Lowe sees a need for better leadership from the governor on disaster response. Still rankled by what he sees as a weak response to the October blizzard, Lowe says that, given an impending storm, he'd be in contact with the weather service to get a clear picture of the threat and with his cabinet to ensure every department was ready. He'd open the state emergency operations center and be the face of storm response, going on the air to advise citizens of big events like the October blizzard and urging them to stock up on supplies and get off the roads. Lowe says Governor Daugaard failed to take those actions last October.
Lowe says the cost of failure in emergency response is too great. He sees no place for political appointees in emergency response; from top management to front-line fire crews, Lowe vows to hire only top-notch professionals for such jobs.
Lowe takes emergency management seriously because it's about protecting people from harm. The same concern for people fuels his passion about the Medicaid expansion. He wonders why we would choose to leave 48,000 South Dakotans out of affordable health care. "It's just mean," says Lowe.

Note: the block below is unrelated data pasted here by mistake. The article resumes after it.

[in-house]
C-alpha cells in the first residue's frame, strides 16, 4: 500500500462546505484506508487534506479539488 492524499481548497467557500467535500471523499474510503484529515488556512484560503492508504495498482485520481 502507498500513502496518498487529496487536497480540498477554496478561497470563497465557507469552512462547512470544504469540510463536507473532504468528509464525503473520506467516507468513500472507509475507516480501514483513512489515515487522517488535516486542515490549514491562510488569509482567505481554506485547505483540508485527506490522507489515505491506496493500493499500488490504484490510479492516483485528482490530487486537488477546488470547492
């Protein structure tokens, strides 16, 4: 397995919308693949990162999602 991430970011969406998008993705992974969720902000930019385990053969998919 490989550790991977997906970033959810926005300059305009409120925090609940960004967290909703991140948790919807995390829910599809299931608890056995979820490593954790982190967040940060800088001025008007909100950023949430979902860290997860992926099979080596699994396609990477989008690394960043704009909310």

Lowe also says it's foolish for the state to pass up the fiscal benefits of the Medicaid expansion. We gladly take federal funds for other programs, like highway construction and pine beetle mitigation. Lowe says turning down federal dollars for health coverage, as well as all the economic benefits that would come with that fiscal infusion, shows that Governor Daugaard is more influenced by his ultra-conservative base than by broader concern for the well-being of all South Dakotans.
Get out the Word, Get out the Vote
Lowe says he meets Dems who had the wind taken out of their sails by the 2004 and 2010 elections. They worked hard for Tom Daschle and Stephanie Herseth Sandlin, only to see those Democrats beaten by half-truths. Those Dems thus hesitate to invest heart and soul in today's Dem campaigns (hmm... sounds like Lowe has been talking to David Newquist).
Lowe says 2014 is different. Lowe tells Dems to look at Daugaard's record on Medicaid, storm response, education, and economic development. Lowe says Dems can win by telling South Dakotans that story, showing them how the current administration has put ideology and cronyism over good management and common interests. Rousing the Irish fight in his genes (his mother immigrated from Ireland), Lowe says he won't let Daugaard evade that record or roll over him with false attacks. Now, says Lowe, he just needs to inspire Dems to lay down the serious cash it will take to counter the GOP money machine, get out his message, and get out the vote.